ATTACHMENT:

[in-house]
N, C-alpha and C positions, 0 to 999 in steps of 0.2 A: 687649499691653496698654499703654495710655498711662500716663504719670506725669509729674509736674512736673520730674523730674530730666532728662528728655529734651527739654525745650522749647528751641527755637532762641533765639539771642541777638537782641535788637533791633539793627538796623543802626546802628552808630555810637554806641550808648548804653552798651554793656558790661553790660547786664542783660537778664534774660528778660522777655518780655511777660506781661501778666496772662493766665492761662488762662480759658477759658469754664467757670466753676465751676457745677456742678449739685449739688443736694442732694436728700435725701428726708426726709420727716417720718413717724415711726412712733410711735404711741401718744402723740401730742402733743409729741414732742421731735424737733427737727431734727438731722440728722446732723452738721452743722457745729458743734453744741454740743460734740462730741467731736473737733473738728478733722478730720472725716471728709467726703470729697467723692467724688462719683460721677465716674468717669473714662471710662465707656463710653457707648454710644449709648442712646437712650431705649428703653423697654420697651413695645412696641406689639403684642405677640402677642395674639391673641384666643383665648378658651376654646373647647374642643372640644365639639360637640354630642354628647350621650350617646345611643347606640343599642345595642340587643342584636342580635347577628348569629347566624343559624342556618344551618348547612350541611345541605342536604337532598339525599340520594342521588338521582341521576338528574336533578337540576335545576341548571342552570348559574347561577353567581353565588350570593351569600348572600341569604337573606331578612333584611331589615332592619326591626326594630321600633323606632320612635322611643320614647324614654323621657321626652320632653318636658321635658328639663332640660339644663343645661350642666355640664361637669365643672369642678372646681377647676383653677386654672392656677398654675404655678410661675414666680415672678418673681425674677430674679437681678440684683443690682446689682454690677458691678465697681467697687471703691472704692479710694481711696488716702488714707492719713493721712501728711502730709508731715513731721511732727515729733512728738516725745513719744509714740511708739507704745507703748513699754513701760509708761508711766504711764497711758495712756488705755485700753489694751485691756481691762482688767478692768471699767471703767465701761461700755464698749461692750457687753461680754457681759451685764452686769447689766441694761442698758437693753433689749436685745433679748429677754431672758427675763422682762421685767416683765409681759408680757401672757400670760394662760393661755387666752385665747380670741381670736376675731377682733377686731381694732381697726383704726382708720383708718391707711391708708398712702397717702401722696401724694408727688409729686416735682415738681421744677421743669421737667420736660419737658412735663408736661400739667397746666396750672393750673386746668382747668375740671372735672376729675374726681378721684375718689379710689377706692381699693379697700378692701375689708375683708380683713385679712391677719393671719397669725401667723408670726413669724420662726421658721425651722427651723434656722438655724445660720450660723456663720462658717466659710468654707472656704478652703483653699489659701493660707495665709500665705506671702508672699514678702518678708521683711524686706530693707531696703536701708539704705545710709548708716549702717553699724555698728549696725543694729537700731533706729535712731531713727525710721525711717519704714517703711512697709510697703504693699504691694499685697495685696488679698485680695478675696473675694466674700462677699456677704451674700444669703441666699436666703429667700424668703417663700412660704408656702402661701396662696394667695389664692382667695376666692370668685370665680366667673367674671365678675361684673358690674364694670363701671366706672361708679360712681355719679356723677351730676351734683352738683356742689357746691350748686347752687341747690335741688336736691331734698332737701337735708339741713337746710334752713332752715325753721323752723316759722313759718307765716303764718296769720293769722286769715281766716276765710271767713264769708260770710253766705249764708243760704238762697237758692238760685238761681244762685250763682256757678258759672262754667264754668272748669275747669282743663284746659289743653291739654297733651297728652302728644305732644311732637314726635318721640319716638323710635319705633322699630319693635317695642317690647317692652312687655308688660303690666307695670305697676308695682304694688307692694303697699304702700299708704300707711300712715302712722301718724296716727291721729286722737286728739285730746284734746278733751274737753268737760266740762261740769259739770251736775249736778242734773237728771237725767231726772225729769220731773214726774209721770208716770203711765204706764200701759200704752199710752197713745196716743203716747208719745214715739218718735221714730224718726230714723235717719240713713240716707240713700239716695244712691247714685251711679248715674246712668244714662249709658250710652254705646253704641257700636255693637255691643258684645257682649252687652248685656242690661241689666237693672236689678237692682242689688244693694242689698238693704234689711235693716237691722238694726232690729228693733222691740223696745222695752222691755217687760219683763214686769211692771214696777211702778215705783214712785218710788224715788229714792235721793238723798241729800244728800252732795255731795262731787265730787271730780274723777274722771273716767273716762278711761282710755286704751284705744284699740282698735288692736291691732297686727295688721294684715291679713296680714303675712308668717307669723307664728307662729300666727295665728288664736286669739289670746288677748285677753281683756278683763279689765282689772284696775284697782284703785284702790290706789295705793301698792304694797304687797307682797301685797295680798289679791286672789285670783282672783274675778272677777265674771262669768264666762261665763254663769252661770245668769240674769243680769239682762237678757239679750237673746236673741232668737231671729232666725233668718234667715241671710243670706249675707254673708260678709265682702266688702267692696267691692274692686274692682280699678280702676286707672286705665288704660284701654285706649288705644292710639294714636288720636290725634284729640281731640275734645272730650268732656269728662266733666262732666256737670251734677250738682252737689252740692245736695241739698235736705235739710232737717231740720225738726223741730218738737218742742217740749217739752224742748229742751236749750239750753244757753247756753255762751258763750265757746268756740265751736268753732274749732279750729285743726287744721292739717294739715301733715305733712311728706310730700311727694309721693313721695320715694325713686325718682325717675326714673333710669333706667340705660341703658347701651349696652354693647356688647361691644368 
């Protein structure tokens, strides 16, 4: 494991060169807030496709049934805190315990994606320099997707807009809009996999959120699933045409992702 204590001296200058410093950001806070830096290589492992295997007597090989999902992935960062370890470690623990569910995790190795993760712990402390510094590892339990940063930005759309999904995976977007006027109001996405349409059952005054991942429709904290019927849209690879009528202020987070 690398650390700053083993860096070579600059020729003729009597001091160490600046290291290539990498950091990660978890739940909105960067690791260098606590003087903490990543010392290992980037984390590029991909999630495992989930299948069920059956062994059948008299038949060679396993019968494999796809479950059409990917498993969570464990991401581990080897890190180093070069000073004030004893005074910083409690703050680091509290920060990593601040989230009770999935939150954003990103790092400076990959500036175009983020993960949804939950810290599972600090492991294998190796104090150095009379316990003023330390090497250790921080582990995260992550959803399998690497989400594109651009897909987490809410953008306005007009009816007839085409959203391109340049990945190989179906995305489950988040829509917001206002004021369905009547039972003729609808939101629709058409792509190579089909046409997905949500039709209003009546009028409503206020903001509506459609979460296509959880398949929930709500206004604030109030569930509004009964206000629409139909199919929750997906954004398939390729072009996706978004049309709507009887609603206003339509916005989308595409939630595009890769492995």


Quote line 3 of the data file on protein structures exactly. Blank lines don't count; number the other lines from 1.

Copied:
């Protein structure tokens, strides 16, 4: 494991060169807030496709049934805190315990994606320099997707807009809009996999959120699933045409992702 204590001296200058410093950001806070830096290589492992295997007597090989999902992935960062370890470690623990569910995790190795993760712990402390510094590892339990940063930005759309999904995976977007006027109001996405349409059952005054991942429709904290019927849209690879009528202020987070 690398650390700053083993860096070579600059020729003729009597001091160490600046290291290539990498950091990660978890739940909105960067690791260098606590003087903490990543010392290992980037984390590029991909999630495992989930299948069920059956062994059948008299038949060679396993019968494999796809479950059409990917498993969570464990991401581990080897890190180093070069000073004030004893005074910083409690703050680091509290920060990593601040989230009770999935939150954003990103790092400076990959500036175009983020993960949804939950810290599972600090492991294998190796104090150095009379316990003023330390090497250790921080582990995260992550959803399998690497989400594109651009897909987490809410953008306005007009009816007839085409959203391109340049990945190989179906995305489950988040829509917001206002004021369905009547039972003729609808939101629709058409792509190579089909046409997905949500039709209003009546009028409503206020903001509506459609979460296509959880398949929930709500206004604030109030569930509004009964206000629409139909199919929750997906954004398939390729072009996706978004049309709507009887609603206003339509916005989308595409939630595009890769492995």